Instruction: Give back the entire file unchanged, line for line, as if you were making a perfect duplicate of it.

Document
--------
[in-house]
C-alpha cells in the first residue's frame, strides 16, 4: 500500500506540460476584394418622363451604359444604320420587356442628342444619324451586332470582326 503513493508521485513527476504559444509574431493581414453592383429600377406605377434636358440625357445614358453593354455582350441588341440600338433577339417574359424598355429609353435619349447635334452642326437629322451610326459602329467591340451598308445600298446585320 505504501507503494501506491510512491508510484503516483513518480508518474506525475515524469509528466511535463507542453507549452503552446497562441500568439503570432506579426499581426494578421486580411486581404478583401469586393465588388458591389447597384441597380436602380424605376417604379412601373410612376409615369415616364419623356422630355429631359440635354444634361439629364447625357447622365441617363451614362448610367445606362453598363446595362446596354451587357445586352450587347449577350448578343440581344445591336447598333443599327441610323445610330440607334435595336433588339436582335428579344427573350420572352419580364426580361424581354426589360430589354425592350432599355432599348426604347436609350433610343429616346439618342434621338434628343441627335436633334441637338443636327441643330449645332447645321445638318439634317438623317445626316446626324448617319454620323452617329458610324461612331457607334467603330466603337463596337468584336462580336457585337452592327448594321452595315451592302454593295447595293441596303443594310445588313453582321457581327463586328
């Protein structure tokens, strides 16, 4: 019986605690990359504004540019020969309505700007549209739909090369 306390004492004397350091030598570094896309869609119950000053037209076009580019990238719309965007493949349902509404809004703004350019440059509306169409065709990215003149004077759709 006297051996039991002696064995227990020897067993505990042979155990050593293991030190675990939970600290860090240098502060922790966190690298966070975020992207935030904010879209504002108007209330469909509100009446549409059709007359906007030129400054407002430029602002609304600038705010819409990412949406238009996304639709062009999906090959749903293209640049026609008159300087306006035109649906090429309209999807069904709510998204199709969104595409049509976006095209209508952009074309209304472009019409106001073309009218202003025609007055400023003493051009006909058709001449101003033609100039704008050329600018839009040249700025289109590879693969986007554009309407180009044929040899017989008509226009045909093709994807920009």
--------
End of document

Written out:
[in-house]
C-alpha cells in the first residue's frame, strides 16, 4: 500500500506540460476584394418622363451604359444604320420587356442628342444619324451586332470582326 503513493508521485513527476504559444509574431493581414453592383429600377406605377434636358440625357445614358453593354455582350441588341440600338433577339417574359424598355429609353435619349447635334452642326437629322451610326459602329467591340451598308445600298446585320 505504501507503494501506491510512491508510484503516483513518480508518474506525475515524469509528466511535463507542453507549452503552446497562441500568439503570432506579426499581426494578421486580411486581404478583401469586393465588388458591389447597384441597380436602380424605376417604379412601373410612376409615369415616364419623356422630355429631359440635354444634361439629364447625357447622365441617363451614362448610367445606362453598363446595362446596354451587357445586352450587347449577350448578343440581344445591336447598333443599327441610323445610330440607334435595336433588339436582335428579344427573350420572352419580364426580361424581354426589360430589354425592350432599355432599348426604347436609350433610343429616346439618342434621338434628343441627335436633334441637338443636327441643330449645332447645321445638318439634317438623317445626316446626324448617319454620323452617329458610324461612331457607334467603330466603337463596337468584336462580336457585337452592327448594321452595315451592302454593295447595293441596303443594310445588313453582321457581327463586328
């Protein structure tokens, strides 16, 4: 019986605690990359504004540019020969309505700007549209739909090369 306390004492004397350091030598570094896309869609119950000053037209076009580019990238719309965007493949349902509404809004703004350019440059509306169409065709990215003149004077759709 006297051996039991002696064995227990020897067993505990042979155990050593293991030190675990939970600290860090240098502060922790966190690298966070975020992207935030904010879209504002108007209330469909509100009446549409059709007359906007030129400054407002430029602002609304600038705010819409990412949406238009996304639709062009999906090959749903293209640049026609008159300087306006035109649906090429309209999807069904709510998204199709969104595409049509976006095209209508952009074309209304472009019409106001073309009218202003025609007055400023003493051009006909058709001449101003033609100039704008050329600018839009040249700025289109590879693969986007554009309407180009044929040899017989008509226009045909093709994807920009």